In brief, Catholicism teaches that its sacraments infuse grace into the supplicants soul, giving them the ability to obey the Ten Commandments (impossible!) and to become increasingly intrinsically/subjectively holy so as to hopefully merit Heaven at the moment of their death. Biblical Christianity teaches man is totally depraved, but by repenting of sin and trusting in Jesus Christ as their Savior, Jesus’ perfect rightousness is imputed to a believer. They are extrinsically/objectively righteous because of Christ. A genuine believer will then strive to follow the Lord in obedience, albeit imperfectly. A Christians’ good works won’t save them, but are the fruit of their faith in Christ.

Throughout his presentation, Ehrlich cites “Neo-Orthodox” Protestant theologian, Karl Barth (1886-1968), as the “true heir of the Reformation,” which is problematic from a conservative evangelical point of view. More on that later.

The author then presents the writings of Catholic theologian, Hans Küng (1928- ), who takes a much more conciliatory approach to Protestant belief than Bouyer. He argues that the Reformers and the Council of Trent basically had the same view on justification, but they approached it from different paradigms. Ehrlich politely concludes that Küng is employing sophistry and that the issue of justification still divides Roman Catholics and Protestants.

Additional thoughts:

  • Ehrlich’s Church of Scotland was already drifting into modernism when this book was written. Fifty-years later, we wonder if the genuine Gospel is preached in any of its churches? John Knox would grieve if he could see the Church of Scotland today.
  • Swiss theologian, Karl Barth, was considered at the time of this book’s writing a conservative in comparison to most European Protestant theologians, but he was a Universalist and disagreed with Biblical inerrancy.
  • Liberal theologian-priest, Hans Küng, was a rising star in Catholicism before he became a persona non grata within the church in the late-1960s when he publicly challenged the notion of papal infallibility.
  • In answer to the book’s title, Ehrlich identifies post-Vatican II Catholicism as a Christian entity and the “partner” of Protestantism. However, he also concludes that post-conciliar Rome’s teaching on justification via sacraments and merit is the same as was propagated at Trent and is anti-Biblical. So if Rome still preaches a different gospel, how can it be a partner of Gospel-preaching churches? It’s frustrating to have the irreconcilable issue of justification/salvation sidestepped in the pursuit of false unity. Today, we have people like Geisler, Zacharias, Strobel, and Lane Craig holding to the same impossibly dichotomous view.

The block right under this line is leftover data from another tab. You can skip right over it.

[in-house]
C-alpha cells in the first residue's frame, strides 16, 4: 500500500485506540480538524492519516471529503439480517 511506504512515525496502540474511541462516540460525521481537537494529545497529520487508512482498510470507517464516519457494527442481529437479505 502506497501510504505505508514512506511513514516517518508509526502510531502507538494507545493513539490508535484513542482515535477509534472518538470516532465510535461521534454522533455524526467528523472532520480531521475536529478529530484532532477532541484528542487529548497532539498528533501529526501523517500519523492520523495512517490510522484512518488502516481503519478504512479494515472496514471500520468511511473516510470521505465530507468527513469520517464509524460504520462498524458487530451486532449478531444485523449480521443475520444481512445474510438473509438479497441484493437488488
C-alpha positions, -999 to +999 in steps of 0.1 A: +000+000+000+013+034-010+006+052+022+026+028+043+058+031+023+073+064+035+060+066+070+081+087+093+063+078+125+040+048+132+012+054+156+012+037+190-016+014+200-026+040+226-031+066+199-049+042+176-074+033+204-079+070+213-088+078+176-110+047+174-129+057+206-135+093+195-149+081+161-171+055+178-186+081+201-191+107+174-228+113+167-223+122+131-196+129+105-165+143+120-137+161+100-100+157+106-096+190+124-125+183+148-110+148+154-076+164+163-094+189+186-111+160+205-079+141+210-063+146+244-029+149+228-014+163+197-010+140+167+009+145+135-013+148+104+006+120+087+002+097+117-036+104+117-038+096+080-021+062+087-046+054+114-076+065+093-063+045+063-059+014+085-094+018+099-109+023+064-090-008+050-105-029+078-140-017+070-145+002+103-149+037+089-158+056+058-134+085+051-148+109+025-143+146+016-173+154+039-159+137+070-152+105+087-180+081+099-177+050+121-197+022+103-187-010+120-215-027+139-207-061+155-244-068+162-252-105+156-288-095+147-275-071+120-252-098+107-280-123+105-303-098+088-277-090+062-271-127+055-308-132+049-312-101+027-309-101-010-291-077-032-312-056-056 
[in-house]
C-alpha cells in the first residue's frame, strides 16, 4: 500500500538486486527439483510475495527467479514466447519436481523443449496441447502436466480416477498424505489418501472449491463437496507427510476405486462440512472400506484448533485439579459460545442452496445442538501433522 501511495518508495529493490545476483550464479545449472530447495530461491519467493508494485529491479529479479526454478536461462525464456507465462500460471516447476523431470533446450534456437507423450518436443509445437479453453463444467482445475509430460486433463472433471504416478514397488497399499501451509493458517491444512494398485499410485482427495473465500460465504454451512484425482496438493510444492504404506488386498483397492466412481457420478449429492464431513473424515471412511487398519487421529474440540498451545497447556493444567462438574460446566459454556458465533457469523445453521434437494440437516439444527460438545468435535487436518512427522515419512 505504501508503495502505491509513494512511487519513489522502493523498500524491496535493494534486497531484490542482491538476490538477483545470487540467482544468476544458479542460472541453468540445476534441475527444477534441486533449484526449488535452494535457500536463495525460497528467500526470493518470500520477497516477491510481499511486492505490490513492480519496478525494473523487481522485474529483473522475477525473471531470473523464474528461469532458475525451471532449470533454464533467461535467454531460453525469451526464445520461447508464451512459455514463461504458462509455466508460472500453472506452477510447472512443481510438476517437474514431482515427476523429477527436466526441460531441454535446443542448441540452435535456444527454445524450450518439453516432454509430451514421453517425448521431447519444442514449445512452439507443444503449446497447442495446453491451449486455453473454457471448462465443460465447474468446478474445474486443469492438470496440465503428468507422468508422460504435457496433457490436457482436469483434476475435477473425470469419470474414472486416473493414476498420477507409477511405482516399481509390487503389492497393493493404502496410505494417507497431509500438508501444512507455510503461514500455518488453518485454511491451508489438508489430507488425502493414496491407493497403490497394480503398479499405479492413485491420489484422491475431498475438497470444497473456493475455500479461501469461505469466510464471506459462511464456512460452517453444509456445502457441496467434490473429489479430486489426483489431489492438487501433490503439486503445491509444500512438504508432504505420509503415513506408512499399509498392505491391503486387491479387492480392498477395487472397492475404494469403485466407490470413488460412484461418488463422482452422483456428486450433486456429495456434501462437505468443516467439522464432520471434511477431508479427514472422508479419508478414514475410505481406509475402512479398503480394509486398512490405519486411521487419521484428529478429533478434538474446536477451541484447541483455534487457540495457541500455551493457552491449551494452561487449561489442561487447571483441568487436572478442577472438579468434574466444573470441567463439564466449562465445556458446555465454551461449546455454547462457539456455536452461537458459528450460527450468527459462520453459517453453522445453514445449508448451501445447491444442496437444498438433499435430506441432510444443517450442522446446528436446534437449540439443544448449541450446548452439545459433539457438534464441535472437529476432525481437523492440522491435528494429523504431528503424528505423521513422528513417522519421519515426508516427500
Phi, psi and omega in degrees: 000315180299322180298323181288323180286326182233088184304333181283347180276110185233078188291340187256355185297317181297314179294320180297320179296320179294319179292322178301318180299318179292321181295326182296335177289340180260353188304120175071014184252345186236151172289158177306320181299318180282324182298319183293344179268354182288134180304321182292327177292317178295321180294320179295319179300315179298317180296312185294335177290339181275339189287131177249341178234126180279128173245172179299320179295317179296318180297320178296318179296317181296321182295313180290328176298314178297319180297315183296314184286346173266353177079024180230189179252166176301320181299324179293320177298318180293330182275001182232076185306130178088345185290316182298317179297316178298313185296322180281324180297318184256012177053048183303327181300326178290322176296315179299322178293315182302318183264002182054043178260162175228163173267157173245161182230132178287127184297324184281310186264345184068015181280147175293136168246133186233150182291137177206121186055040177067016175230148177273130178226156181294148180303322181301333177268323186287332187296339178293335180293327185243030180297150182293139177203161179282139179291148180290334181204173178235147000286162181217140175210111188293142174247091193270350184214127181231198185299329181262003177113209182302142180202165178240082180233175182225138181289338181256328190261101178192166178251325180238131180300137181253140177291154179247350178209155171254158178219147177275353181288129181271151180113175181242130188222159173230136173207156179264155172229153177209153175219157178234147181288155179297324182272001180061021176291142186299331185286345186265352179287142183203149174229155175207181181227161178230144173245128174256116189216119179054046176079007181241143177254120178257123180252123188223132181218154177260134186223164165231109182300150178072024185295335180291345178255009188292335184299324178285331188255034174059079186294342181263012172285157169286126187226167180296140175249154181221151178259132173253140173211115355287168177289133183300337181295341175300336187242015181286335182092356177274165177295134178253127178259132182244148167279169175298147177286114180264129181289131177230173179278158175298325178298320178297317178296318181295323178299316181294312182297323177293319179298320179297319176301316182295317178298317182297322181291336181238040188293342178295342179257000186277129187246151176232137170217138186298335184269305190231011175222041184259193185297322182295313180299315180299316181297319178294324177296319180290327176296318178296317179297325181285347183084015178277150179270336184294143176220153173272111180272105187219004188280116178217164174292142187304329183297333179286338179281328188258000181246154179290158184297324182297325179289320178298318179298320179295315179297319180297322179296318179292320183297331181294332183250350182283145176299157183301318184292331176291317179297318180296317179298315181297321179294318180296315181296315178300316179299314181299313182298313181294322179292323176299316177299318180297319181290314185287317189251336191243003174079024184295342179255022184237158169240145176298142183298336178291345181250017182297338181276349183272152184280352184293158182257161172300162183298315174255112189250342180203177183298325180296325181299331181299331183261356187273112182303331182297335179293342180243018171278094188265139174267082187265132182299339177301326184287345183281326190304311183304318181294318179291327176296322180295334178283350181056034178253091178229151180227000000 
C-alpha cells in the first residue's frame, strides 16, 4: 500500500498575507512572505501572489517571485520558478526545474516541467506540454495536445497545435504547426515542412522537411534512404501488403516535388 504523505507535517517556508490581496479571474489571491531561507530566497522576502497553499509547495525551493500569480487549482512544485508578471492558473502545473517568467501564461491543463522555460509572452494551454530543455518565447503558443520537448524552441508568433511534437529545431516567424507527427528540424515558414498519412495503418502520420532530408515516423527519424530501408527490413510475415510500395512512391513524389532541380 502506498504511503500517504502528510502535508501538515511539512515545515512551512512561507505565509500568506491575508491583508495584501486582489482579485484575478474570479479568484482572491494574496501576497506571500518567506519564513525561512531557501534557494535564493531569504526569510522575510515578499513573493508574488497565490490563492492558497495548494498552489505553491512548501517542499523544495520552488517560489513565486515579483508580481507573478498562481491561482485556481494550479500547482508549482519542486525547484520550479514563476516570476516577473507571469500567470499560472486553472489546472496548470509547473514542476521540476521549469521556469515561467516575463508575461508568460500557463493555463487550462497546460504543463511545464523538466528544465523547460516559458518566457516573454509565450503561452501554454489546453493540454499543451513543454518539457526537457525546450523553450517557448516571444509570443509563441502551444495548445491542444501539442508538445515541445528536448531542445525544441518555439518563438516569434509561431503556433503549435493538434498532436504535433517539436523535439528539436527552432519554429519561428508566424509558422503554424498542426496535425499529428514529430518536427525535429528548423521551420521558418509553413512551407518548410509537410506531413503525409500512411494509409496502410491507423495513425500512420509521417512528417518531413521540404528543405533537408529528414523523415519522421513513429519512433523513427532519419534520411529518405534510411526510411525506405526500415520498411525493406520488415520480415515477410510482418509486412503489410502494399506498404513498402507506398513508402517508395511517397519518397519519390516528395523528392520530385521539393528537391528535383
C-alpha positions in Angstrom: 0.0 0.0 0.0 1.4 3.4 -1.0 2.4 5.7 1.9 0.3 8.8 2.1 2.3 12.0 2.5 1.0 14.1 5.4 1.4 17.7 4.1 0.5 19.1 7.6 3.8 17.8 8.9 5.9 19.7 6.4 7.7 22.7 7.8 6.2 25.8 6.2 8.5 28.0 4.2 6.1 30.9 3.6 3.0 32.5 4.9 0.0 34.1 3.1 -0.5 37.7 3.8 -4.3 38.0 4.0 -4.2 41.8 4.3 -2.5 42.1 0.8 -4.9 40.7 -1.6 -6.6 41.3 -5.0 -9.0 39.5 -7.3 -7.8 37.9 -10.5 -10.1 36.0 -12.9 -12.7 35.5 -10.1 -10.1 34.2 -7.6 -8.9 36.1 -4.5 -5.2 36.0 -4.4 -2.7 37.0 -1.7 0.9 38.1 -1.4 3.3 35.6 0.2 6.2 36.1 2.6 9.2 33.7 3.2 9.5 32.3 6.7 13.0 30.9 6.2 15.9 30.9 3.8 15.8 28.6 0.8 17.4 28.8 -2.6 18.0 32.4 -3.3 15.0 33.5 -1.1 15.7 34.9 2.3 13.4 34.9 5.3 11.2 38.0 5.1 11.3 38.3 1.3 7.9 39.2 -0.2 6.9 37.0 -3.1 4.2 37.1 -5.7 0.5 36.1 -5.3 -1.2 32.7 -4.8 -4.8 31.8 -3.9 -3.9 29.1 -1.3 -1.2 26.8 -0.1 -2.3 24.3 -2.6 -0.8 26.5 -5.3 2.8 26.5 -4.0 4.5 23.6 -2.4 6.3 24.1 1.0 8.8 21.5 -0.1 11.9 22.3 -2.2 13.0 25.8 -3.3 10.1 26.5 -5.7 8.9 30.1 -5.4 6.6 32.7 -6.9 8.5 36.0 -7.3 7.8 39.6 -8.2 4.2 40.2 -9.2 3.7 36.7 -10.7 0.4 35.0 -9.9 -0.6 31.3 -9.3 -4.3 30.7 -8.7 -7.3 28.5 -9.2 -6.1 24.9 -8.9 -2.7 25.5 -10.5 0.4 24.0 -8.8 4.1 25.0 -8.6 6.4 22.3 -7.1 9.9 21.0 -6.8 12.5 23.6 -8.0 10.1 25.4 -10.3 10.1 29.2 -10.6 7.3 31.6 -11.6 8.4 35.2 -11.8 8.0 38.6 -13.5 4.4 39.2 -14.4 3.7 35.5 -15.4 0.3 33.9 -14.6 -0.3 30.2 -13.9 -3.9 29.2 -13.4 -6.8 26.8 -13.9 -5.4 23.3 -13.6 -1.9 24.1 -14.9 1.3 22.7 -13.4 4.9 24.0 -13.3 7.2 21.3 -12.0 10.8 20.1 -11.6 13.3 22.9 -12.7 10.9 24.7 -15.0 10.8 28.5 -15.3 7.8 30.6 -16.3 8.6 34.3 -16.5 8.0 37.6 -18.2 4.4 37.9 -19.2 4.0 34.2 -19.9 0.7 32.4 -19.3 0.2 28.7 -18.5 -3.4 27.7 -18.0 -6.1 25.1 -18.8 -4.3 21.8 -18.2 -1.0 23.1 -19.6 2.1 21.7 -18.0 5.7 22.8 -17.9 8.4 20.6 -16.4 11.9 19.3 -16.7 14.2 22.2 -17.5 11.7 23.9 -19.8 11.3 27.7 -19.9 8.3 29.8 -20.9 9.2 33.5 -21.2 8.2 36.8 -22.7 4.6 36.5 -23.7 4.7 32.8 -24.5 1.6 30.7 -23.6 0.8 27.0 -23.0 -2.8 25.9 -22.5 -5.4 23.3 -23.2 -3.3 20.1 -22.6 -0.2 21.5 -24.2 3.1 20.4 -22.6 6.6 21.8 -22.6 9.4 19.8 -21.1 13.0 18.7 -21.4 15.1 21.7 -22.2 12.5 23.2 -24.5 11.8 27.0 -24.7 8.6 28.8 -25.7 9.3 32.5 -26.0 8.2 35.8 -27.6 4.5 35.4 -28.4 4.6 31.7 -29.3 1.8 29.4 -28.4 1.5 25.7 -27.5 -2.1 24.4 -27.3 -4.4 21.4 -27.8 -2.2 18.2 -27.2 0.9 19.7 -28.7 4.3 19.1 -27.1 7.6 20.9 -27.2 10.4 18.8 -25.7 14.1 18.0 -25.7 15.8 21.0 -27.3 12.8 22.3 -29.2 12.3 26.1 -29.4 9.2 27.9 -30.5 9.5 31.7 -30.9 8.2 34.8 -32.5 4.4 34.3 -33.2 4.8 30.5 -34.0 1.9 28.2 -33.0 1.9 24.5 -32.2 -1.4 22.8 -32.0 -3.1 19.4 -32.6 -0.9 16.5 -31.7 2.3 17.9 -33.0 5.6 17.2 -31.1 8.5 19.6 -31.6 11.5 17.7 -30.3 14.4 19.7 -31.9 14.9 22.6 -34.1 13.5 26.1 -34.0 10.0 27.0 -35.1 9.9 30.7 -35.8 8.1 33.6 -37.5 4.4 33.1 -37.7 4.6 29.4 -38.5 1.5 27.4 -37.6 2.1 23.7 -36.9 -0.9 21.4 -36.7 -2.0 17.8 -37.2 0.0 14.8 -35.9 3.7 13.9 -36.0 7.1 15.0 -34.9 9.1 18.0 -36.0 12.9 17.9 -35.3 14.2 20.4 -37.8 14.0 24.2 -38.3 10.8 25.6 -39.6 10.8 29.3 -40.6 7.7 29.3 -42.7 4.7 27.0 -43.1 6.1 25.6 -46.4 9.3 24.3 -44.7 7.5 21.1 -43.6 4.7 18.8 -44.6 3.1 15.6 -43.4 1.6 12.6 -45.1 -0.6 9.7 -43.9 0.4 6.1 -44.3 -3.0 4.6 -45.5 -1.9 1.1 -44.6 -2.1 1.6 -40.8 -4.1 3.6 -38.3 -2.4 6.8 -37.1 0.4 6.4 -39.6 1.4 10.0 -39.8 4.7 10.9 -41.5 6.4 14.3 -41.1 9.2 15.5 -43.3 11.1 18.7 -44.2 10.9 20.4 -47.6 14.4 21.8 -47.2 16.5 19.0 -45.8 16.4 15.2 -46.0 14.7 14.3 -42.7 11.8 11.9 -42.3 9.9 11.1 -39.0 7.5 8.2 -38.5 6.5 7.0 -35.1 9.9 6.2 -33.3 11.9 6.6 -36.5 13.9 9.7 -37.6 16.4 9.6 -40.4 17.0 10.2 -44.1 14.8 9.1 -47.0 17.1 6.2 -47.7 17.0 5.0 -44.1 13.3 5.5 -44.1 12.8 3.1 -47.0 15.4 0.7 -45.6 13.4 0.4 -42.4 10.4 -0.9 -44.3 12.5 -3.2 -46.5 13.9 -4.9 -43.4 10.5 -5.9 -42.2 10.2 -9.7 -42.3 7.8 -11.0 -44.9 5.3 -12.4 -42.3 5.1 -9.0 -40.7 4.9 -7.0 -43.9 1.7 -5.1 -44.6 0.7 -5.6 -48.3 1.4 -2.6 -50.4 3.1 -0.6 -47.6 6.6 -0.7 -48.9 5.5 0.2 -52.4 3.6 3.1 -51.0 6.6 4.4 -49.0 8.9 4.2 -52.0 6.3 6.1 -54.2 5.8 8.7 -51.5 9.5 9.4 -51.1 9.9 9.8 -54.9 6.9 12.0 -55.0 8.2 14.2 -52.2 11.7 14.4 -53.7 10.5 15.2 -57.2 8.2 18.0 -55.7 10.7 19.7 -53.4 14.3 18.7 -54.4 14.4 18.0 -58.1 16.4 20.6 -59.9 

• This book was a difficult read with much more theological jargon than I’m comfortable with. There is also a plethora of Latin quotations with no translation, which I view as a blatant form of intellectual snobbery. Argh!

Catholic apologist claims the Gospel of salvation by God’s grace through faith in Jesus Christ alone cannot be found in the Bible

Whenever compromising evangelicals and Roman Catholics gather together for ecumenical events and projects, everyone is accommodating and polite, and doctrinal distinctives are swept under the rug in the interest of fostering a spirit of cordiality and false unity. In marked contrast to these mutual admiration meetings and projects, are Roman Catholic apologists who are strongly committed to promoting and defending their religious institution and its false gospel and have no qualms about disparaging evangelicals and the Gospel of grace.

Let’s take a look at just one recent example. The other day, I was listening to the 7/25/18 podcast of the “Called to Communion” Catholic talk radio show featuring moderator, Tom Price, and host, David Anders (photo above). The stated purpose of the show is to convince Protestants to convert to Catholicism.

At the 12:00 mark, Teresa, a Catholic from Louisville, Kentucky, called in with a concern. She relates that her daughter became involved with the evangelical para-church organization, Campus Crusade for Christ (now known as “Cru”), when she attended college. While Teresa is relieved that her daughter is “still a very committed Christian,” she is bothered because her daughter “doesn’t agree with some of the Catholic teachings, one of which is transubstantiation.”

Anders then spends the next eight minutes defining and defending the Catholic doctrine of transubstantiation; the belief that priests change bread wafers and wine into the literal body, blood, soul, and divinity of Jesus Christ.

At the 20:28 mark, Anders turns from his defense of transubstantiation to attacking the Gospel of grace and evangelicalism: